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Facebook Apps Found Sharing User IDs

The social networking site says media reports exaggerate the privacy risks.

All of the ten most popular apps on Facebook have been found sharing Facebook members' user ID numbers (UIDs) with outside companies and three of the top ten Facebook apps, including Farmville, shared information about users' friends, too.

The privacy breach was discovered as a result of an investigation by the Wall Street Journal, which published its findings on Monday.

The issue affects tens of millions of Facebook users, even those who have the strictest possible privacy settings. According to the Wall Street Journal's report, the apps reviewed were found to be sending Facebook UIDs to at least 25 data collection and advertising firms.

In a post to its developer blog on Sunday evening, Facebook downplayed the privacy impact, even as it promised to take action.

"Press reports have exaggerated the implications of sharing a UID," wrote Facebook engineer Mike Vernal. "Knowledge of a UID does not enable anyone to access private user information without explicit user consent. Nevertheless, we are committed to ensuring that even the inadvertent passing of UIDs is prevented and all applications are in compliance with our policy."

Vernal said that in most cases, Facebook developers did not intend to pass UIDs to third-parties, but did so because of the way Web browsers have traditionally worked.

Disciplinary action against Facebook developers so far has been mild. The company blocked access to games made by Lolapps on Friday, but restored access shortly thereafter.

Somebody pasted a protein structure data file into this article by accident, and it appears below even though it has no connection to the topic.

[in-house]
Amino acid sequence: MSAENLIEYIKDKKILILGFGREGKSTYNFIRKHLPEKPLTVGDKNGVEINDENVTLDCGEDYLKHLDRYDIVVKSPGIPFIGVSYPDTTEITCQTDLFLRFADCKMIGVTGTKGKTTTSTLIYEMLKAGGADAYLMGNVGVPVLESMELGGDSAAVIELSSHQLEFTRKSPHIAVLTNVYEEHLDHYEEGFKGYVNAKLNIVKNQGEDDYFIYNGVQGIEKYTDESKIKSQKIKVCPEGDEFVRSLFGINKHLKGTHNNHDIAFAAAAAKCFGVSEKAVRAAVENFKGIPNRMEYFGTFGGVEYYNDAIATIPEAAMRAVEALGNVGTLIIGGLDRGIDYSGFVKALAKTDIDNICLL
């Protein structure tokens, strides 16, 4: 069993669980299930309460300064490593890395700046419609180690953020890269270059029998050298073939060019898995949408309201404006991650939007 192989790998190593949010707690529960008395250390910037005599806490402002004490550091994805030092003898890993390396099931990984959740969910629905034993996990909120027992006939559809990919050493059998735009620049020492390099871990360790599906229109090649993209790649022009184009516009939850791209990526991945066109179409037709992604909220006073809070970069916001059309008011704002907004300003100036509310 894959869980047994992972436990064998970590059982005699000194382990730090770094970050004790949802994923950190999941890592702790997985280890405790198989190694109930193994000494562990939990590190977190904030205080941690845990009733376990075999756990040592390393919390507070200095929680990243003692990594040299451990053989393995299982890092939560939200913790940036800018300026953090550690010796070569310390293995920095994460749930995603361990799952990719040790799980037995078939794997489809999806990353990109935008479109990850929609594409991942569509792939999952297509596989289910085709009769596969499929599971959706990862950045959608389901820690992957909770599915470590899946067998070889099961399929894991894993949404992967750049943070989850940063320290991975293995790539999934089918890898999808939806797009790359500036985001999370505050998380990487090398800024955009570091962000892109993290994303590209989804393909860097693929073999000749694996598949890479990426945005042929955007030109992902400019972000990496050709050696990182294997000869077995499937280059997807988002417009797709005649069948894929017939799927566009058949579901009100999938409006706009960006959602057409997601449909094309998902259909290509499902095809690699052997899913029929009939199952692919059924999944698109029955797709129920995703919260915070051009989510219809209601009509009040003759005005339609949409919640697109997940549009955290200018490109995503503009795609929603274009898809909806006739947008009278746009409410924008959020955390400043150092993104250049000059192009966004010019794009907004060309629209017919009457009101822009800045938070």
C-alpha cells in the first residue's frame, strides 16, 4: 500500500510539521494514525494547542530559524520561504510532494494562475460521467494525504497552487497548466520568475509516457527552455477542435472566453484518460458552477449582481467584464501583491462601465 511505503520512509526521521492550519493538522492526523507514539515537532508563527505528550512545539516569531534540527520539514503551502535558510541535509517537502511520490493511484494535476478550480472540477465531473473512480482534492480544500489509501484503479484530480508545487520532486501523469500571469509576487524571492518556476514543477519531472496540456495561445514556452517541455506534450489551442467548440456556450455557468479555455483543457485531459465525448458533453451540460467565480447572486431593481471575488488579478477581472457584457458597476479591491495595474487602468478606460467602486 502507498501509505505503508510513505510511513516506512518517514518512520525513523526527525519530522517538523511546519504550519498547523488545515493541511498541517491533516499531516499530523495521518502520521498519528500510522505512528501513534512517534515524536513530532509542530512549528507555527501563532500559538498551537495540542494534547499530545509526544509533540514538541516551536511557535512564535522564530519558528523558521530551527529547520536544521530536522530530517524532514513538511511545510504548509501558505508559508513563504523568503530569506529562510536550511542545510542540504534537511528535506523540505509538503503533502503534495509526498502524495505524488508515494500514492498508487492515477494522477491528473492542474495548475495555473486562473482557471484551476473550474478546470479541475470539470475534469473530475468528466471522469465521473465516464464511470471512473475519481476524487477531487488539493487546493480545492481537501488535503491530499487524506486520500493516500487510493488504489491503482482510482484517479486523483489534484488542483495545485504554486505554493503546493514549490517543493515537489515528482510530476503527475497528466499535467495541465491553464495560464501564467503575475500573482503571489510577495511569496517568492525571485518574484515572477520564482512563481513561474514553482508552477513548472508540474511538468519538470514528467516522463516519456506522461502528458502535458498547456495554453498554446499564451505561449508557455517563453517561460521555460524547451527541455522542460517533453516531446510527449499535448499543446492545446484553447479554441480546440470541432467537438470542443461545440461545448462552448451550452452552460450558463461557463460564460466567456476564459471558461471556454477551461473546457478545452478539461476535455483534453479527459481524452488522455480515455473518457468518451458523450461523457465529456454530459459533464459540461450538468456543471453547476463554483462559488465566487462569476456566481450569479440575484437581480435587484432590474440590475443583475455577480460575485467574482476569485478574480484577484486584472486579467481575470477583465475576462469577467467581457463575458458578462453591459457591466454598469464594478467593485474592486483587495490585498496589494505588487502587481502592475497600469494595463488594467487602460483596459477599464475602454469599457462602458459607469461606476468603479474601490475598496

The issue has to do with "Referer URL" data, which a Web browser will generally transmit to a Web server when a user requests a Web page. The Referer URL (yes, it's misspelled) shows the URL of the Web page that referred the user, by way of a Web link, to the page being requested. This can reveal potentially sensitive information about the user, depending upon the content of the referring Web site.

Because UID numbers can be used to determine a Facebook user's name and possibly other information, this presents a potential privacy risk.

RapLeaf, one of the advertising data companies named in the Wall Street Journal report, said it had looked into the problem, which it characterized as inadvertent, and addressed it.

"When we discovered that Facebook IDs were being passed to ad networks by applications that we work with, we immediately researched the cause and implemented a solution to cease the transmissions," the company said in a blog post.

Among the Facebook users commenting on Facebook's insistence that UID transmission was mostly accidental, some expressed skepticism. "Each and every step that Facebook has taken has brought security and privacy back two steps," wrote Michael Callaghan in a comment on Facebook's developer blog.

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